Such an ultimatum can be private, "Exile or death," in the sense of a simple statement to Mr. Assad that it is foreseeable as a consequence of his regime's actions that if he does not make a credible move towards exile and some reasonable peace plan as part of that, without him however as he has no more credibility left, then he will be like Muammar Gaddafi: dead.
On the other hand, there is no reason to have nitpicking lawyers get a lot of people killed arguing over fine points of international law as to getting his fanny out of the country and into exile.
As to why the Great Powers shouldn't object to such an ultimatum, Russian contracts and interests have been respected before in such matters, as to their braying about things, and China will do nothing without Russia.
As to their objections, on the surface, and below it, Syria's not a good candidate for democracy, to be honest. Neither were Bosnia, Serbia or Kosovo, and if there are difficulties there still, it beats what happened before NATO intervention, and by a large margin.
That's something Bill Clinton is proud of for good reason, just like Rwanda is something that bothers him to this day, as to the idealistic case for an ulimatum to Hafiz al Assad that his time has come and gone.
As to the risks in Syria and democracy, who is a good candidate for democracy at some point in their history?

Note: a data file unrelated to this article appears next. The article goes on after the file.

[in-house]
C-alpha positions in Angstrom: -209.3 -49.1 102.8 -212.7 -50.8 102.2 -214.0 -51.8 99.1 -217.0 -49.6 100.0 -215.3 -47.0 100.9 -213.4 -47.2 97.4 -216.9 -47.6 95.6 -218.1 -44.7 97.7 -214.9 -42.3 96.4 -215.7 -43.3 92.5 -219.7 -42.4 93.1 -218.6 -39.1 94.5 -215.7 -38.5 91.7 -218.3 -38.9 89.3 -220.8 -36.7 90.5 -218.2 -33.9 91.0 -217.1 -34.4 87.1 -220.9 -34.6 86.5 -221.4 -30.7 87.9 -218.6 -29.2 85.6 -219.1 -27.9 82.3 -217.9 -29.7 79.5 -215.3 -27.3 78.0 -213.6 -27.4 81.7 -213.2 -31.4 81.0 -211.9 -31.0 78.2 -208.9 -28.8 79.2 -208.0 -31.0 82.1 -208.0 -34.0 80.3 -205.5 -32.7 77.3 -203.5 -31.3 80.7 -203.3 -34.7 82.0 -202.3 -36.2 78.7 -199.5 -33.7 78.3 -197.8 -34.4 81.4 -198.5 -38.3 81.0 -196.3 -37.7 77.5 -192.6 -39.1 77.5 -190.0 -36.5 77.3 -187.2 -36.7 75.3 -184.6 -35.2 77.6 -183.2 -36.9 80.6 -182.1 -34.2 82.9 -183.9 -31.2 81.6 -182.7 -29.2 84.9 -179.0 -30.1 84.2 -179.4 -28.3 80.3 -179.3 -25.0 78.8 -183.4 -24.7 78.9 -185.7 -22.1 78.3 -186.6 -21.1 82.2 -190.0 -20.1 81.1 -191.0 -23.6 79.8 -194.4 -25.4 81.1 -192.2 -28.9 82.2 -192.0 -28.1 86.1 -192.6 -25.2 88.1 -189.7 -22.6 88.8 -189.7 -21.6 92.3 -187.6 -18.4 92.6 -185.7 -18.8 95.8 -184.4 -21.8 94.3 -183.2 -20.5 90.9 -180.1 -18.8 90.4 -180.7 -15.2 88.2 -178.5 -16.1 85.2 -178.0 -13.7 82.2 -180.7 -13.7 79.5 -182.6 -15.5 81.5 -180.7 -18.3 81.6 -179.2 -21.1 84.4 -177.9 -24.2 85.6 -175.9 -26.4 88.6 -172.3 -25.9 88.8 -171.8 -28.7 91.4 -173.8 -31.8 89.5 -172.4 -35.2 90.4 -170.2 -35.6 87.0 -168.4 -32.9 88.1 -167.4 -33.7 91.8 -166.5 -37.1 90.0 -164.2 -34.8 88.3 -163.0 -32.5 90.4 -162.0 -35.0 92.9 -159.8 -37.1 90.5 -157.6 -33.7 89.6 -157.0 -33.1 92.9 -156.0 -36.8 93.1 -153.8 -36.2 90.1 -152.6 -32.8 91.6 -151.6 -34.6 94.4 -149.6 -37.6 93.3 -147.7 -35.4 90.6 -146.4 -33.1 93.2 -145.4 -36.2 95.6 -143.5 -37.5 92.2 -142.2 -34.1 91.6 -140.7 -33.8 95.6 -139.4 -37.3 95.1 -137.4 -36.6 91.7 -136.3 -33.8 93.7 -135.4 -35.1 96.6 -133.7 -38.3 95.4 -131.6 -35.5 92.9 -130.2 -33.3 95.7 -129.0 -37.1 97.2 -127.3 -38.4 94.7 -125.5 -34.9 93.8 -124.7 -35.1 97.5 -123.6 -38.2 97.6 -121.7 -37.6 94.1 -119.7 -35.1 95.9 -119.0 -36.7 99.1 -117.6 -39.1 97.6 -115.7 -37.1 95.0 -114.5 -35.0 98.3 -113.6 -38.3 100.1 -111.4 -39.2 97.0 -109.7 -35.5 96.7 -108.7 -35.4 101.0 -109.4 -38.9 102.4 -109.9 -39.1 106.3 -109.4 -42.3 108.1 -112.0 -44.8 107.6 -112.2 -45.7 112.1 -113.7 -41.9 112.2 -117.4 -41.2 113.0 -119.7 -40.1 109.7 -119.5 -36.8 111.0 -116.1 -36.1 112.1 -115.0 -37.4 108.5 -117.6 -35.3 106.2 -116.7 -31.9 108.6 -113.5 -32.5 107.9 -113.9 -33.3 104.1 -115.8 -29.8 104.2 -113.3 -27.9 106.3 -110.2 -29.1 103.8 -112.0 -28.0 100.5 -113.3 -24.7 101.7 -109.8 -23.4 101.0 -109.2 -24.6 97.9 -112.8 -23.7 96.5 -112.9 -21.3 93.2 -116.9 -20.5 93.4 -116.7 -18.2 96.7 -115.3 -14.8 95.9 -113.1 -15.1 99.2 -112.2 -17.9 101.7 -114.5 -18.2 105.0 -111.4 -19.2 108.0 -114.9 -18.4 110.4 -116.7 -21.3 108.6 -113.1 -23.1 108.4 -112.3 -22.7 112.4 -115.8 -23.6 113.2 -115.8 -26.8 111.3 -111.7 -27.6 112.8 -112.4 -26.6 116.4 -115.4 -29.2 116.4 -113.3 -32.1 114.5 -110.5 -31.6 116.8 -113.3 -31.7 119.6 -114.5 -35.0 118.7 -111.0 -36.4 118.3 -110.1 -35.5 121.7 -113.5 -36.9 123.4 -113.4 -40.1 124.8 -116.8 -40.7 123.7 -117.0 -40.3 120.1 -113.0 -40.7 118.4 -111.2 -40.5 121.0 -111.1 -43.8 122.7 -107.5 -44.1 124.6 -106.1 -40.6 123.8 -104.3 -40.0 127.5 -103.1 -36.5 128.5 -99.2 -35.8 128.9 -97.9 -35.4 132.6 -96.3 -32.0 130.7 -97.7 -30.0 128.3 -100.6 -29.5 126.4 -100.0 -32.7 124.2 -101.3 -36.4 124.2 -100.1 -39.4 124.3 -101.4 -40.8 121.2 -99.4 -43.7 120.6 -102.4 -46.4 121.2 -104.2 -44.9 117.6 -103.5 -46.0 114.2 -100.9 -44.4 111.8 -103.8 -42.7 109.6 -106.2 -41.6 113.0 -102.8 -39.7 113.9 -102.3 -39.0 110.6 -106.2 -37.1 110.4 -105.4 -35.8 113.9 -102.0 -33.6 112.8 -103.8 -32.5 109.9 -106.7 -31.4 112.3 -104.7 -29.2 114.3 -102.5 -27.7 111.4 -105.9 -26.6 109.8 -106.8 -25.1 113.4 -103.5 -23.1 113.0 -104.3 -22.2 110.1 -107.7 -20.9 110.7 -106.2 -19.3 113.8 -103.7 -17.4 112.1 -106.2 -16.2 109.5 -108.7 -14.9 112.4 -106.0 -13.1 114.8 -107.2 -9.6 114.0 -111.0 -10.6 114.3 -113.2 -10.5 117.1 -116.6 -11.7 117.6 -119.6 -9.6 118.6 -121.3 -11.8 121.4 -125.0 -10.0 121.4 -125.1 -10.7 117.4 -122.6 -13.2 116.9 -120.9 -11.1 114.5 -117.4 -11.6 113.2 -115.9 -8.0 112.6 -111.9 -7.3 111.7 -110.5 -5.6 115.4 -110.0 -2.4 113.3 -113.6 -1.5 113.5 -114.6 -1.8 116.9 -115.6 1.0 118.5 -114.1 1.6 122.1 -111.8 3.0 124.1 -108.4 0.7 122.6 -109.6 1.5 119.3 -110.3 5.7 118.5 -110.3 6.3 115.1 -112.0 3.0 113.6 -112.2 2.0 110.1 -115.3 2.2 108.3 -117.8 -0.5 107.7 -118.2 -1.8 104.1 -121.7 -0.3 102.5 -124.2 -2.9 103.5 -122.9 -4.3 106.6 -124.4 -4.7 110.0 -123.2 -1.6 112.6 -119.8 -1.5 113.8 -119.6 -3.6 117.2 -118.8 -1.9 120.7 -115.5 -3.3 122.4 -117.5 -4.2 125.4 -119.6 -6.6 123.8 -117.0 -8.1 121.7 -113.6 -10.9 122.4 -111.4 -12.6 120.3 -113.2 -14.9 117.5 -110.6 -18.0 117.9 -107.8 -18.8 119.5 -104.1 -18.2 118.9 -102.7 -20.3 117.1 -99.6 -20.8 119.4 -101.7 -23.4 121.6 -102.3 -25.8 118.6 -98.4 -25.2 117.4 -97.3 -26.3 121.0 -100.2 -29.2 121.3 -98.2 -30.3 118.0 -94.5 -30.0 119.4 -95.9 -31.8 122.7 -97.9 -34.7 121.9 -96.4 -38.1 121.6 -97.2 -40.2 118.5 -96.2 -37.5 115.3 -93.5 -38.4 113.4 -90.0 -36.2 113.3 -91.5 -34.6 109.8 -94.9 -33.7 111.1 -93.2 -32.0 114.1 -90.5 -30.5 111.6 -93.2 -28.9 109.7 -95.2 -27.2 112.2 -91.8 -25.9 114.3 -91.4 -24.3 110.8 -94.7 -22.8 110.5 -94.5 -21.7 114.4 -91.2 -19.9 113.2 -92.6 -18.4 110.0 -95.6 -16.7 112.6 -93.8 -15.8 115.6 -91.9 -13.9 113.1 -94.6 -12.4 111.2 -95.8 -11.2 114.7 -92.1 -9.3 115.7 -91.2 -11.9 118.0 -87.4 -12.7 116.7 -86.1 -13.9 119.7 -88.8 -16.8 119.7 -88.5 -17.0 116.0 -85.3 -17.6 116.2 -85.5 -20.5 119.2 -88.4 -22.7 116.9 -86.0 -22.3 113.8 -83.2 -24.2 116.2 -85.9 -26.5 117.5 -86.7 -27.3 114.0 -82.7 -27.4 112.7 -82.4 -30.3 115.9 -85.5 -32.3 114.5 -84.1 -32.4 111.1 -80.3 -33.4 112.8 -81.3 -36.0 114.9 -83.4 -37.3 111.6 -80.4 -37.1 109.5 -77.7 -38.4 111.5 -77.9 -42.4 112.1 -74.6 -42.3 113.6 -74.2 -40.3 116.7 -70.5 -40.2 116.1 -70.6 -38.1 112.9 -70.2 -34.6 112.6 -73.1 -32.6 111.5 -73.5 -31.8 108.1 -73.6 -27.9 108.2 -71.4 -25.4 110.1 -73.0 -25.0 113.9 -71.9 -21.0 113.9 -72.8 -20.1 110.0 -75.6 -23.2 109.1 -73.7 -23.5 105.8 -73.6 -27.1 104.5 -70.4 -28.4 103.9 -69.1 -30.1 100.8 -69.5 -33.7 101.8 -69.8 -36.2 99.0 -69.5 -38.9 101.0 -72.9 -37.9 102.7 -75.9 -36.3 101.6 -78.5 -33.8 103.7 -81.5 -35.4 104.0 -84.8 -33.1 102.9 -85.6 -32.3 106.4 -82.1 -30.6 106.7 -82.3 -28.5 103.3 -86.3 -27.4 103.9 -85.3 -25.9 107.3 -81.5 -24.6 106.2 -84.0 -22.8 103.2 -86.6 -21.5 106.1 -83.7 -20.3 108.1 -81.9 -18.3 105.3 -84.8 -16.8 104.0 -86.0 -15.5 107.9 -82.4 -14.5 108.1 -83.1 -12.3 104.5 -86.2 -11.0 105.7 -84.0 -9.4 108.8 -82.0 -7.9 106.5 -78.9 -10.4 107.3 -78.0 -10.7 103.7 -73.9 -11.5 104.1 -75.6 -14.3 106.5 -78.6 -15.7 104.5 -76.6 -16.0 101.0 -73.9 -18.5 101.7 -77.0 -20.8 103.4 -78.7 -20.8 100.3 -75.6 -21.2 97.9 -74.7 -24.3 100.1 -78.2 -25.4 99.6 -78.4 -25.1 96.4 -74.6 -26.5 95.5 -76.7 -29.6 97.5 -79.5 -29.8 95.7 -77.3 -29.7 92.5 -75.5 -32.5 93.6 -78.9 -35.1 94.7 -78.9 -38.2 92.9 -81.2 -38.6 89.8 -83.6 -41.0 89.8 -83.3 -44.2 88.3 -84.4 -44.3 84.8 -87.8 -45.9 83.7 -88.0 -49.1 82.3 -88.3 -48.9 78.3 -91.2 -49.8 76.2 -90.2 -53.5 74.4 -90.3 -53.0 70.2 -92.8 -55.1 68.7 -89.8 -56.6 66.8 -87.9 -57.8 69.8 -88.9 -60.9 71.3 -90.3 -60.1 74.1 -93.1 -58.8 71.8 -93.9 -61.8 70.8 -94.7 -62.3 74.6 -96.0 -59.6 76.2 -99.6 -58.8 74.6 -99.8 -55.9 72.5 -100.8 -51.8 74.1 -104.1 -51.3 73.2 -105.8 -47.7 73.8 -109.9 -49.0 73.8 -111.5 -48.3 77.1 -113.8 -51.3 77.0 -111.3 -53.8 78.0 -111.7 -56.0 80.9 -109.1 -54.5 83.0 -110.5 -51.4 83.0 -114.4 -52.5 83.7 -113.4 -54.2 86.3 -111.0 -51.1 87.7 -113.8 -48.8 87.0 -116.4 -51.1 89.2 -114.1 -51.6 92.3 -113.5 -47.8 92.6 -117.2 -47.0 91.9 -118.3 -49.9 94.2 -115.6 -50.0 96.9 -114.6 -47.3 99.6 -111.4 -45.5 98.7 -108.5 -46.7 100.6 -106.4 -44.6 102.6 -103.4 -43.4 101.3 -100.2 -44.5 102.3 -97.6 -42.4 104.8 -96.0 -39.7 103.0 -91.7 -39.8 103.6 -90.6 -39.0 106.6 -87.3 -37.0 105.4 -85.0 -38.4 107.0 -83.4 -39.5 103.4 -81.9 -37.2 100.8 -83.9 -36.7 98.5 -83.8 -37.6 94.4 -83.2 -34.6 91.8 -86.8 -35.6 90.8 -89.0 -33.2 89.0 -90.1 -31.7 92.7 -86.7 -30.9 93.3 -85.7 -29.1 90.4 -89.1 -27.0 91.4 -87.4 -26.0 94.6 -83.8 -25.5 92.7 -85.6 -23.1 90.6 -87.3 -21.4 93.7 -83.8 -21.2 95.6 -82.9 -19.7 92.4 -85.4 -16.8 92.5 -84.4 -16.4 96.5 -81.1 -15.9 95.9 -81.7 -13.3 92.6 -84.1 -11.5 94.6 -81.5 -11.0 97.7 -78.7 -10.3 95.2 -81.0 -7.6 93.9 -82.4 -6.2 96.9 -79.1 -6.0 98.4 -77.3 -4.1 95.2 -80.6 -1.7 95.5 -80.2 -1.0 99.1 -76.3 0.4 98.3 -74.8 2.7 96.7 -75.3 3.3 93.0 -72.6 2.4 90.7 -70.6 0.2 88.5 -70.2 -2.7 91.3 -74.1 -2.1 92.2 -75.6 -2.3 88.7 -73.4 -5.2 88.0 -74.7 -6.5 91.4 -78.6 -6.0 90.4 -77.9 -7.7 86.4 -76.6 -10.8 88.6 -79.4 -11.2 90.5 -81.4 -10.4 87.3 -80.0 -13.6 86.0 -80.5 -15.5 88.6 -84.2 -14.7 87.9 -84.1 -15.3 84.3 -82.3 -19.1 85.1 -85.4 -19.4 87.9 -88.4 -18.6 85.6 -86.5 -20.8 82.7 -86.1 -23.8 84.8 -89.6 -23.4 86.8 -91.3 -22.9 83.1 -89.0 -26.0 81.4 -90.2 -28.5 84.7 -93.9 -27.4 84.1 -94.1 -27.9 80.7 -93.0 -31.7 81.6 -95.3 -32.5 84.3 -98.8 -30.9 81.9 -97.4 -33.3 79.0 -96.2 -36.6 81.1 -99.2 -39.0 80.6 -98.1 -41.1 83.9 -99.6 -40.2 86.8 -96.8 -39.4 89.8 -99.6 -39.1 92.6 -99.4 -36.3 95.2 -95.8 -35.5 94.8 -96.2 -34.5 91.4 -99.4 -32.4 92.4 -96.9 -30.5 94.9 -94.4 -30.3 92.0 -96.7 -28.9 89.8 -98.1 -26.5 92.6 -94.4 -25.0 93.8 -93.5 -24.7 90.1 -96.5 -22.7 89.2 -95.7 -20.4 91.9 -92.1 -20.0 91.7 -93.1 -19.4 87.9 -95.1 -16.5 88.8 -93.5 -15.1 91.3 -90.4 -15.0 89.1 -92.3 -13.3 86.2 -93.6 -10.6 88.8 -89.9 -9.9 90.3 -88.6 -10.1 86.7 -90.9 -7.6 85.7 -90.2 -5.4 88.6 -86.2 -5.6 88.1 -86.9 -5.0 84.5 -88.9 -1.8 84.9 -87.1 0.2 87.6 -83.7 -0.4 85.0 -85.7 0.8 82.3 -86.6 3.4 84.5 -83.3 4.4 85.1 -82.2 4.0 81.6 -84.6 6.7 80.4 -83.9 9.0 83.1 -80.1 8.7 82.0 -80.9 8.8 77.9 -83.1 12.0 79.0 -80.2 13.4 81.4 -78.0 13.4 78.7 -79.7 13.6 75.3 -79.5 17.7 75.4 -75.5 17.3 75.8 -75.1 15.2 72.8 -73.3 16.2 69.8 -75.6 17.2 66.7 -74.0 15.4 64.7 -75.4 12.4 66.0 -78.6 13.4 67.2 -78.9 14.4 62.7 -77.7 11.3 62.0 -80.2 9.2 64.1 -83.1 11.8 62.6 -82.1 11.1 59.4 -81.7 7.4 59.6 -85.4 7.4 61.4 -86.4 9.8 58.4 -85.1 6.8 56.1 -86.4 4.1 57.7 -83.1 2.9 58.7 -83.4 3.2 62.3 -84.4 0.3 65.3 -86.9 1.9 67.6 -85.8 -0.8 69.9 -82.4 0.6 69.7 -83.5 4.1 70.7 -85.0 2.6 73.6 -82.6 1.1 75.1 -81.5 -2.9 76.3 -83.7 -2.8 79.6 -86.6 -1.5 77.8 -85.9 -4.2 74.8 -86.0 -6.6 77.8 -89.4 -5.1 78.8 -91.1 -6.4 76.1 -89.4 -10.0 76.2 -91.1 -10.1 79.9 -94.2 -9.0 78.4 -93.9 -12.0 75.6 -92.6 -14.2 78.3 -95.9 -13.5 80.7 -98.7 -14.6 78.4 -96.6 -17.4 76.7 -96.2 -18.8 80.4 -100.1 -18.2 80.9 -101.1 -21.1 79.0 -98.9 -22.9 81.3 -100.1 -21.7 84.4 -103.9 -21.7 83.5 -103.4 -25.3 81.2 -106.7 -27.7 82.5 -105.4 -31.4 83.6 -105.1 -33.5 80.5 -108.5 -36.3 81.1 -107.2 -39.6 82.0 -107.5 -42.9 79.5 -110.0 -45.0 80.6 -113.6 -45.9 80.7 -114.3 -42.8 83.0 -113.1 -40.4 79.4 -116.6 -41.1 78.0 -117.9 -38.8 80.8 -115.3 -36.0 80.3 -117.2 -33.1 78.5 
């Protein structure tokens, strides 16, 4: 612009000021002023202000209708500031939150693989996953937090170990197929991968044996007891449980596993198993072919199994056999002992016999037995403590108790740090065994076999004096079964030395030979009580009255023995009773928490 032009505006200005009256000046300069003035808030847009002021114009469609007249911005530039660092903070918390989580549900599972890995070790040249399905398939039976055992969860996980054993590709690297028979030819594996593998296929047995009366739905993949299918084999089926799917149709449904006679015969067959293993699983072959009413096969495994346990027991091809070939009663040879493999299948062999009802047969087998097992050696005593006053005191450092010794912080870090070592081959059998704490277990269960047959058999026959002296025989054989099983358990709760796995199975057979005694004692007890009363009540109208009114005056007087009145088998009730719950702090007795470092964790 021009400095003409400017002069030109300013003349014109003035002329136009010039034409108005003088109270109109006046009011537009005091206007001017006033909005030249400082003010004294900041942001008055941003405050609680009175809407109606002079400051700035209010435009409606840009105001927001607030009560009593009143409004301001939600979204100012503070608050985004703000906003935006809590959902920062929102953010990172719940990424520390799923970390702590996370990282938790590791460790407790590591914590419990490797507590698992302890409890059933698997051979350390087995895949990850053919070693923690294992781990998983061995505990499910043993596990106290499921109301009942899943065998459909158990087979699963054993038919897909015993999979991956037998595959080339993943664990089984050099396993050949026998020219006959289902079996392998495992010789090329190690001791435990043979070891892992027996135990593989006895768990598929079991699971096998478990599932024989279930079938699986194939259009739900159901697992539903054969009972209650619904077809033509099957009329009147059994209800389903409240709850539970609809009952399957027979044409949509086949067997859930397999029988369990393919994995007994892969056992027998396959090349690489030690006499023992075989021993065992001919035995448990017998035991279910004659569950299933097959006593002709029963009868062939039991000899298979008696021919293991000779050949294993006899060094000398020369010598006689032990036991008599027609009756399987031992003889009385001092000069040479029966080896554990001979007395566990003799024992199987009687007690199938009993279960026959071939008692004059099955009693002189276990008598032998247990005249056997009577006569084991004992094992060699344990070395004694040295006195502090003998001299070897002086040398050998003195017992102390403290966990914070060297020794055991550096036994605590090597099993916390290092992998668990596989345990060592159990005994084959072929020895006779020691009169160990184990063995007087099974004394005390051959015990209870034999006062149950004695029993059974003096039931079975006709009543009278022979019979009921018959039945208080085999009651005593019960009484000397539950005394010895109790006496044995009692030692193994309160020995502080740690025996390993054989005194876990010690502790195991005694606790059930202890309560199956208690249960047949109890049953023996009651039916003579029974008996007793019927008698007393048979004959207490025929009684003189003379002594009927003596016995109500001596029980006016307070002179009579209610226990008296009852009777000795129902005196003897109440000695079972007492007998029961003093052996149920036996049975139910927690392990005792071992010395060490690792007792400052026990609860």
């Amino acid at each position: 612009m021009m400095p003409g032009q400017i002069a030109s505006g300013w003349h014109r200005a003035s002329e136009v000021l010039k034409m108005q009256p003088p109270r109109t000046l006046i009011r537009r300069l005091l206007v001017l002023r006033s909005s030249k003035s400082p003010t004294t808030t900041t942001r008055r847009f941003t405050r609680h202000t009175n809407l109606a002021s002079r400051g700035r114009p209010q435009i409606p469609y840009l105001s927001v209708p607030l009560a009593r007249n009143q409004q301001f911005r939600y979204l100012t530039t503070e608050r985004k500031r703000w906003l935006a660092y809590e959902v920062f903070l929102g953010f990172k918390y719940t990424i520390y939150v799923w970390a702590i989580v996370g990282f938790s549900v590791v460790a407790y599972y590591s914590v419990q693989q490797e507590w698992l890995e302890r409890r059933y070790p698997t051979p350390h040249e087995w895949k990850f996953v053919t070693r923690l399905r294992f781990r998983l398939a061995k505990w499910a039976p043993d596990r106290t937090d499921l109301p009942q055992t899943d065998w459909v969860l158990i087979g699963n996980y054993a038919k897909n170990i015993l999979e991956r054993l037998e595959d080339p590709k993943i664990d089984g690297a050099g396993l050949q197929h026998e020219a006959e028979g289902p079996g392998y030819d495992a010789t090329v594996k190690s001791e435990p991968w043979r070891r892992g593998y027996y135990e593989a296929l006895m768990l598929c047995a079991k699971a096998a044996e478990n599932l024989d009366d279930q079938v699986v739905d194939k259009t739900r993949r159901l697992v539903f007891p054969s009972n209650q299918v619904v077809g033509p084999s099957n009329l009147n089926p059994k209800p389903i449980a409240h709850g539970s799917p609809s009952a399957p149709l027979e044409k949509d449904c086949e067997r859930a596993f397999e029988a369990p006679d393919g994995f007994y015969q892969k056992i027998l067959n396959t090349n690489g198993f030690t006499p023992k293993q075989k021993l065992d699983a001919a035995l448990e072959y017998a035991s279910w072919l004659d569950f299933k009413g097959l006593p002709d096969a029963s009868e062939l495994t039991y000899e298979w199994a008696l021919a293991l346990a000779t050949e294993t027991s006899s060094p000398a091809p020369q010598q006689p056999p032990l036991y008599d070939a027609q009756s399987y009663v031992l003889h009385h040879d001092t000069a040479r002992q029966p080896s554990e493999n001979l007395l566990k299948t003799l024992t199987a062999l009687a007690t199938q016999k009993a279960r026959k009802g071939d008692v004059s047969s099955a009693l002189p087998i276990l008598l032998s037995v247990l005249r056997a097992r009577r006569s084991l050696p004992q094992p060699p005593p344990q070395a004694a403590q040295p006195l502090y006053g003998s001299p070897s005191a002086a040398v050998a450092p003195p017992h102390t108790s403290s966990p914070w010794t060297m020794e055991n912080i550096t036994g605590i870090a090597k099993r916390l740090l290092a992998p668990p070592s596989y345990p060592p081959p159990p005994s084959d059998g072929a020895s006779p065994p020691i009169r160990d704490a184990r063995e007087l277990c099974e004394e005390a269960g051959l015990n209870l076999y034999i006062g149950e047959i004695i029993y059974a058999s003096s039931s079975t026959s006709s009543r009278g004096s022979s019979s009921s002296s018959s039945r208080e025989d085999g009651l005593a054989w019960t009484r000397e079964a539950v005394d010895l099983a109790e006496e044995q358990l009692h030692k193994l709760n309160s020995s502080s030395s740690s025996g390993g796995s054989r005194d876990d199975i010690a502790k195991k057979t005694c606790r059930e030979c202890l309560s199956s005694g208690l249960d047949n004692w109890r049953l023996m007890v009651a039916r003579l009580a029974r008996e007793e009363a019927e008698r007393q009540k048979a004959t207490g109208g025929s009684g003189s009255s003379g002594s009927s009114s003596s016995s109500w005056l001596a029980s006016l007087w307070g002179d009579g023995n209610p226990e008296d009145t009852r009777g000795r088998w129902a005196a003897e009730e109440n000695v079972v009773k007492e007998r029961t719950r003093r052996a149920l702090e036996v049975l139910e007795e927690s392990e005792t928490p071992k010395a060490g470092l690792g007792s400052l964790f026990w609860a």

It's still how we roll, and we also don't stand still while an army shells urban areas, not at least without a pretty darn serious statement, Russia be damned if need be, unless that little doggie thinks it can be the Big Dog, and then we have to fight about it, and see who's the Big Dog.
Otherwise, we respect Russian interests as usual, and even help them as to reconstruction and pipeline development Syria, the region, and broader world would all benefit from right now, Russia too.
Nonetheless, in terms of our ideals, tens of thousands of lives are at stake for our ideals in Syria, if they will be imperfect bearers of those ideals for sure.
They're Muslims, they're pretty hard core about that more than likely in a lot of cases, and they don't have any experience running a government, not to mention a hint of a democratic one, hence a lot of people supporting Bashar Al Assad's butchery by looking away.
There was a time when Bashar al Assad raised hopes in people, like Saif Gaddafi in Libya, or Gemal Mubarak in Egypt.
That's not how family businesses often work out, especially political ones, for all sorts of reasons.
In the case of Bashar al Assad, we know from the experience of his reform efforts in 2001-02, that his Dad Hafiz al Assad constructed, like Saddam Hussein, a brittle nightmare of a state that can brook minimal opposition, before it has to call in the airstrikes and artillery, like at Hama in '82, or Homs now, wherever.
That's how the Syrian military has learned to obey its masters, which is an argument for demonstrating we won't tolerate that past a certain point they crossed over a long time ago.
That Syrian military's approach to domestic dispute resolution is a demonstrable fact, the real question being, what are you going to do about it, especially if Russia objects?
China won't take one step without the Bears.
Well, as to self-interest on top of ideals, since we have to face down Iran anyway with Iran to very serious point, we might as well see if Russia really think it's a good day to die, like Sitting Bull said before attacking Custer, our self-interest in a simple ultimatum to Bashar al Assad: Exile or Death, which will you?